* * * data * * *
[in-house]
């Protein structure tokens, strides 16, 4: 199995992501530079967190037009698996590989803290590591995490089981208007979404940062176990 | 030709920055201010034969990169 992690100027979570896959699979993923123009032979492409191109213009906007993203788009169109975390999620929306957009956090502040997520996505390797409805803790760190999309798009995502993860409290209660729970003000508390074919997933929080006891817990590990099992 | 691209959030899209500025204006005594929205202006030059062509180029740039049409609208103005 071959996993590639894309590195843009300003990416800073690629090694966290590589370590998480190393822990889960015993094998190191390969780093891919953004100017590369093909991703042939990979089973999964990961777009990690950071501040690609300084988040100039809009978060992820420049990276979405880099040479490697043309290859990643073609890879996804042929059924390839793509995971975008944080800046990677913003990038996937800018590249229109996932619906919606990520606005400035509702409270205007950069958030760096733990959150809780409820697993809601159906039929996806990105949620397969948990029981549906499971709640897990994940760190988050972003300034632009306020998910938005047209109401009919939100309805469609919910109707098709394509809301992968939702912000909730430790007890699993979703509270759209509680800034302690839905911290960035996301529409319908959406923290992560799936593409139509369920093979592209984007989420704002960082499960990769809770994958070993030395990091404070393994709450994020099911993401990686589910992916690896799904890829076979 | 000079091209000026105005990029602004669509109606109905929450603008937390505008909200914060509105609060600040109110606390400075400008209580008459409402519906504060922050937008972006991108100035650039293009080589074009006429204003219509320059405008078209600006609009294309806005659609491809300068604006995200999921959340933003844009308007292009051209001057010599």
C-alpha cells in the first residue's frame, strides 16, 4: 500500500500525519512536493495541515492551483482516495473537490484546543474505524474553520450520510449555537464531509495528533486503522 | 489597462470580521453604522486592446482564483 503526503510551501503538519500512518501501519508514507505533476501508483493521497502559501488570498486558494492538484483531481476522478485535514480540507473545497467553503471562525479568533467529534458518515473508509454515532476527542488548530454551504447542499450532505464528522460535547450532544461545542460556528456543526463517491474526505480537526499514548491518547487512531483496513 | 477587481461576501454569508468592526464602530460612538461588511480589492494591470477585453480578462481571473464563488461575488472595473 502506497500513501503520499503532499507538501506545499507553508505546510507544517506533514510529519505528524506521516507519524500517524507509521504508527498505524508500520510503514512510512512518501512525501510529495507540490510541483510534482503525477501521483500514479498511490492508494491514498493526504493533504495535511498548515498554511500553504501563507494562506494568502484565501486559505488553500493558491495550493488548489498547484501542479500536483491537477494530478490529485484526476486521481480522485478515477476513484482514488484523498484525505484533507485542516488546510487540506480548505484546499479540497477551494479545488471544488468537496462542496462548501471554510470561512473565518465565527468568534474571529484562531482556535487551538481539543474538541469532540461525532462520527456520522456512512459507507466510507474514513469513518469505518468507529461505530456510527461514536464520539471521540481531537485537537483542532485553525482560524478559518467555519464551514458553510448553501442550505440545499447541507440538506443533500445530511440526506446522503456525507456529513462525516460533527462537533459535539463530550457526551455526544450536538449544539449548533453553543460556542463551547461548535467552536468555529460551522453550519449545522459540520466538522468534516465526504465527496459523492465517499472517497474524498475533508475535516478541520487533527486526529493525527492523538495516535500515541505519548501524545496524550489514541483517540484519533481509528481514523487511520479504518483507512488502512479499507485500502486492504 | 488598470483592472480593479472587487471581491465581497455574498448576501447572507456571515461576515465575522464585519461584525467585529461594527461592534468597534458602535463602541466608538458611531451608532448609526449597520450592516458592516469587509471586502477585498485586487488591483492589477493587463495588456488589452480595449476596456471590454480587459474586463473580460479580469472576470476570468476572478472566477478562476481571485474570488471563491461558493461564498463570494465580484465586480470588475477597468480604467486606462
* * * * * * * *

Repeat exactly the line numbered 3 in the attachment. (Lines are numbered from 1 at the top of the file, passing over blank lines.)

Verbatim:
C-alpha cells in the first residue's frame, strides 16, 4: 500500500500525519512536493495541515492551483482516495473537490484546543474505524474553520450520510449555537464531509495528533486503522 | 489597462470580521453604522486592446482564483 503526503510551501503538519500512518501501519508514507505533476501508483493521497502559501488570498486558494492538484483531481476522478485535514480540507473545497467553503471562525479568533467529534458518515473508509454515532476527542488548530454551504447542499450532505464528522460535547450532544461545542460556528456543526463517491474526505480537526499514548491518547487512531483496513 | 477587481461576501454569508468592526464602530460612538461588511480589492494591470477585453480578462481571473464563488461575488472595473 502506497500513501503520499503532499507538501506545499507553508505546510507544517506533514510529519505528524506521516507519524500517524507509521504508527498505524508500520510503514512510512512518501512525501510529495507540490510541483510534482503525477501521483500514479498511490492508494491514498493526504493533504495535511498548515498554511500553504501563507494562506494568502484565501486559505488553500493558491495550493488548489498547484501542479500536483491537477494530478490529485484526476486521481480522485478515477476513484482514488484523498484525505484533507485542516488546510487540506480548505484546499479540497477551494479545488471544488468537496462542496462548501471554510470561512473565518465565527468568534474571529484562531482556535487551538481539543474538541469532540461525532462520527456520522456512512459507507466510507474514513469513518469505518468507529461505530456510527461514536464520539471521540481531537485537537483542532485553525482560524478559518467555519464551514458553510448553501442550505440545499447541507440538506443533500445530511440526506446522503456525507456529513462525516460533527462537533459535539463530550457526551455526544450536538449544539449548533453553543460556542463551547461548535467552536468555529460551522453550519449545522459540520466538522468534516465526504465527496459523492465517499472517497474524498475533508475535516478541520487533527486526529493525527492523538495516535500515541505519548501524545496524550489514541483517540484519533481509528481514523487511520479504518483507512488502512479499507485500502486492504 | 488598470483592472480593479472587487471581491465581497455574498448576501447572507456571515461576515465575522464585519461584525467585529461594527461592534468597534458602535463602541466608538458611531451608532448609526449597520450592516458592516469587509471586502477585498485586487488591483492589477493587463495588456488589452480595449476596456471590454480587459474586463473580460479580469472576470476570468476572478472566477478562476481571485474570488471563491461558493461564498463570494465580484465586480470588475477597468480604467486606462